FRONT-PORCH GOSPEL: This life story begins in 1973 (kind of) – part 21
One day after a long, hard, hot day of work on our Roanoke brick job, Pee Wee drove me home in his own blue Chevy truck. He had picked me up at my house that morning so he and I could go with him to pick up some supplies at the lumber yard in downtown LaGrange.
When we got to my house, he pulled the truck into our gravel driveway that ran behind our house. I told him I’d see him tomorrow and jumped out; but instead of backing up out of the driveway, he turned the truck off and got out.
“I want to see your Mama a minute,” he said, almost solemnly. He knew she wasn’t doing too well, because hardly a day passed that he didn’t ask how she was doing. Sometimes he would even ask how I was doing, and I always just grimaced and shook my head that I was okay.
Mama took a turn for the worse sometime in late June, maybe even a little before. It was late June that day Pee Wee came in to see her, and Mama had been staying in bed a good bit of the time by then. There was another reason she stayed in bed, too, something regarding her brain tumor. Sometime in May or June she had moved from her bedroom on the west side of the house to the room Wayne and I slept in on the other side. Of course, Wayne had moved to Texas about a year before Mama got sick to work nearby where our sister Mary Jean lived. I think Mama changed bedrooms because it was bigger and had more windows and she could see out. I was glad to move to the front room which was Mary Jean’s room before she got married and moved to Texas.
It made my day to see Pee Wee come in, so I hurried ahead of him into Mama’s room and said, “Mama, somebody’s here to see you.” She lit up as soon as she saw Pee Wee. The first thing she said didn’t surprise me, because this was vintage Mama,
“Oh, Pee Wee,” she said, “how are you liking working with my baby?”
I noted her clean enunciation as she spoke. While she always had a pleasant Southern accent, she made sure she put the ‘g’ on the end of her ‘-ing’ words. For me, workin’ and likin’ were plenty good, with or without the ‘g,’ despite my English teacher Ms. Long’s funny looks when I would ask her if she had been “gradin’ our essays.” Mama was like Ms. Long, she was more particular. I thought of that and smiled as Pee Wee walked to her bedside.
Pee Wee just chuckled when she asked about me. He had that little laugh that was always polite, but I waited anxiously to see what would come behind the laugh. I had messed up more than a time or two by late June. I say ‘a time or two,’ which is another rare instance of understatement here for the teller of this story, who built a reputation for using a liberal portion of hyperbole in the years to come in his quarter of a century as a columnist for the LaGrange Daily News. You know the fella well by now.
I knew Pee Wee couldn’t tell the truth, because he was too much of a gentleman for that, so, as he removed his cap, he said, with a smile, “Oh, Ms. Louise, you sure raised a good one. He’s not quite what Timmy is yet but it wouldn’t surprise me if he wasn’t just as good as him ‘fore school starts back.”
Pee Wee glanced at me as he said that and saw that I was looking at him with a cringe on my face to see what he would say. He must’ve felt my slight uneasiness, because he gave me his patented smile to let me know he had my back and was not opposed to telling a minuscule white lie when it became necessary, which it did.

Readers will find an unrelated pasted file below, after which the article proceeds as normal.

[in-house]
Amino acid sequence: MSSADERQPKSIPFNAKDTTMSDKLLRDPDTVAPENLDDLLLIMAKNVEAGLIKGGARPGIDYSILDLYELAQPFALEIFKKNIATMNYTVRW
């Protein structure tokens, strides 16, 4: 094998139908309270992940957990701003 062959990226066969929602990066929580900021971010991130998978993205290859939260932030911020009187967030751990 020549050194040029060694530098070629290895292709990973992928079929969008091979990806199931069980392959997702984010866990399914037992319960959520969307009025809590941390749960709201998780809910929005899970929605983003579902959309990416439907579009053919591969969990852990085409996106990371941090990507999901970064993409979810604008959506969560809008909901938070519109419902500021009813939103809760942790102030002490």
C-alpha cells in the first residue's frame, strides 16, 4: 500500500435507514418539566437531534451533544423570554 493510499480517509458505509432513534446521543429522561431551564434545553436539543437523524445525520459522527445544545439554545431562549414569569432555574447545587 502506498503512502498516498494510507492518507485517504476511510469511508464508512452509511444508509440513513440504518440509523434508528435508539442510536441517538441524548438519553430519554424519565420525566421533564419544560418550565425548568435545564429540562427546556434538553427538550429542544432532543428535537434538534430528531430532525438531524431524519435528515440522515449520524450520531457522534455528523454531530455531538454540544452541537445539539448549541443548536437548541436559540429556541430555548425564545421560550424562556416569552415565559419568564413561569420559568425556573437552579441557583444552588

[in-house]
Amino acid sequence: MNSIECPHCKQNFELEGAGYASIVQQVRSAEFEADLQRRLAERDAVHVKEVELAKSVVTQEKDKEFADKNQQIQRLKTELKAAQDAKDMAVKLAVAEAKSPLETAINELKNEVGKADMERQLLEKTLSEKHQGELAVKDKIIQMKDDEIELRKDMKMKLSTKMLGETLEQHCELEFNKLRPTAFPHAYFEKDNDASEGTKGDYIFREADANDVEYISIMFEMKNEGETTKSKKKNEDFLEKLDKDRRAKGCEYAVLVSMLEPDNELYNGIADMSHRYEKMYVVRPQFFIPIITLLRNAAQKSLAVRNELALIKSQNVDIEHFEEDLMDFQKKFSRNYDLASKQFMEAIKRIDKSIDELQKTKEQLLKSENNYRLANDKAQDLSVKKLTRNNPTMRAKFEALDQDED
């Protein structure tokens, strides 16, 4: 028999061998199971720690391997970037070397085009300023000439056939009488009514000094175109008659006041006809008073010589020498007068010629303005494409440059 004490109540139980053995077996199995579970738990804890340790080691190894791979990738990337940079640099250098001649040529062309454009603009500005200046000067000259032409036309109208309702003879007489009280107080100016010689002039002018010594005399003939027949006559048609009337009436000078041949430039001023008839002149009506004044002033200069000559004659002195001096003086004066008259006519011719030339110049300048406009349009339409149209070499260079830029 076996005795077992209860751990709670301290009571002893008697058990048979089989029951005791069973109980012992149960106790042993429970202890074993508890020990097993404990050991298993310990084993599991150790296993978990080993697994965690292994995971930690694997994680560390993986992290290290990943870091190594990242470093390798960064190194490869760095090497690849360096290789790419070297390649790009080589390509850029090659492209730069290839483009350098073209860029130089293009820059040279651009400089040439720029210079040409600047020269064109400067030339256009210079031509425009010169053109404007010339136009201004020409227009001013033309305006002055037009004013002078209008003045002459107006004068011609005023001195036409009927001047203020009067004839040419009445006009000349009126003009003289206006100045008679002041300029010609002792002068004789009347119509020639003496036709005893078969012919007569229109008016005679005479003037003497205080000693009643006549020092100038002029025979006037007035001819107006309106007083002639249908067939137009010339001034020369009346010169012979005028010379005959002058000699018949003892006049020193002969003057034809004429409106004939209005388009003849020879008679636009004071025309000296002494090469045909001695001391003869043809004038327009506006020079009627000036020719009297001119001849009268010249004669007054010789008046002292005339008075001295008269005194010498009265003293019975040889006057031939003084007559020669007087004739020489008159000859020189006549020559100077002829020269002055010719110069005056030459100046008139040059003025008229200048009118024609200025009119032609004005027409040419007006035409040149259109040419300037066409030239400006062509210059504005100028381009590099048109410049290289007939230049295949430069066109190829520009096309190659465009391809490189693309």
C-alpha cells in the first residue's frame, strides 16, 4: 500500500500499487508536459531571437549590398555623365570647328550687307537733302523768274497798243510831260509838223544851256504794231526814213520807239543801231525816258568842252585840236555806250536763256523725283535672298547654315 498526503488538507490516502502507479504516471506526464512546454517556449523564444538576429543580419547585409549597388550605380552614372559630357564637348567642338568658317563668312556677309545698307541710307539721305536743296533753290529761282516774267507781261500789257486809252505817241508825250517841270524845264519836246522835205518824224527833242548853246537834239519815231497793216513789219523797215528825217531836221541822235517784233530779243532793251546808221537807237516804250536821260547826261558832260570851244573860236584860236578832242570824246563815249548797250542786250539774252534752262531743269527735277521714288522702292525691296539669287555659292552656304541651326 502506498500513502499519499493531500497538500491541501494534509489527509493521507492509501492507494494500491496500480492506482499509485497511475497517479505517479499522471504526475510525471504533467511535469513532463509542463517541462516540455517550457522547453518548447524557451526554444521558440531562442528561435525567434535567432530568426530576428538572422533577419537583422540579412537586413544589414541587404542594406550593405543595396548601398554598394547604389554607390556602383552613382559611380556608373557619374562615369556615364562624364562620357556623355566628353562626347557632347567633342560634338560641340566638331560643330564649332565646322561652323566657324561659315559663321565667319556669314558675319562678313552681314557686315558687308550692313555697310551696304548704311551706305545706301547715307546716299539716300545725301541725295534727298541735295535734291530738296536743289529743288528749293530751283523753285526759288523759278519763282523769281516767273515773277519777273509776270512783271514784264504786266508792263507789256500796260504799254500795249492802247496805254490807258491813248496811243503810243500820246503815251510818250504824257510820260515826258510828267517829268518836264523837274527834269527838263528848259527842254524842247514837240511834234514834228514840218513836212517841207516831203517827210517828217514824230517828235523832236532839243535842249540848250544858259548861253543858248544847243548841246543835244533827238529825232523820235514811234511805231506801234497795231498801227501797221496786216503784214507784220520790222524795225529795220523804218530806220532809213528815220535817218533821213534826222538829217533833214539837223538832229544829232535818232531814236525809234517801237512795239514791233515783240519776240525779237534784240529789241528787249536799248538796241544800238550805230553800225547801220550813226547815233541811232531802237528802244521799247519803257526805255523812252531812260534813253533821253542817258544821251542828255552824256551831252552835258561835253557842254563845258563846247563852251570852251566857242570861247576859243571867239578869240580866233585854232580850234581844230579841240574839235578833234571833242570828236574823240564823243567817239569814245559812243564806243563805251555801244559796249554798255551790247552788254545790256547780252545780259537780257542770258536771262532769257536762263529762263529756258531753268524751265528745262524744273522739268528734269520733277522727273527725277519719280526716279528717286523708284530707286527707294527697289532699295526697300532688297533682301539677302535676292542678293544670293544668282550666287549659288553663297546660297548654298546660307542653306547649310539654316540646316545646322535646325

I also learned this summer that all the boys on the job would have your back when needed, even though they would spend every waking hour on the job on your backside. That would be something that would mean a great deal more to me later than right then. It may even have kind of saved my life once about mid-July.
What made that moment so special when Pee Wee gave me some rare praise in front of Mama wasn’t just that he had my back. That would’ve been enough. But what surpassed everything was the look on Mama’s face when he said that she sure raised a good boy and that I was going to make something of myself after all.
I don’t think I’ve ever seen such pride in a lady as I saw in Mama that day. She never let that faint smile fade or those bright eyes dim the whole time Pee Wee talked to her, five, maybe ten minutes worth. After a while, Pee Wee told Mama bye with the same grace he had when he greeted her a few minutes before. I walked Pee Wee back to the truck – that’s a Southern-thing, too – and I thanked him with a grin for that slight stretching of the truth earlier. He grinned back and told me he’d see me in the morning.
I walked straight back into Mama’s room and found her waiting for me.
“Come here, Son,” she said, in her gentle voice. She reached up and just gave me a hug as soon as I got to her bedside, and I could tell she used as much strength as she had in her weakened body. Then she smiled and laid her head back down to rest.
I didn’t allow those sixteen-year-old eyes to pour that day the way the rain poured that stormy first day on the job a few weeks before, but down deep there was a storm brewing every bit as fierce. If I had let it, the bottom could have fallen out of the sky that afternoon. But to make sure Mama wouldn’t open her eyes and see the mist, I turned to the window and watched Pee Wee’s blue Chevy turn onto Juniper headed home.
Coach Steven Bowen, a long-time Red Oak teacher and coach, now enjoys his time as a writer and preacher of the gospel. And, after a ten-year hiatus, he’s also returned to work with students at Ferris High School as well.
In addition to his evangelistic travels, he works and writes for the Church of Christ of Red Oak at Uhl Road and Ovilla. Their worship times are 10 a.m. Sundays and 7:30 pm. Wednesdays. Email firstname.lastname@example.org or call or text (972) 824-5197.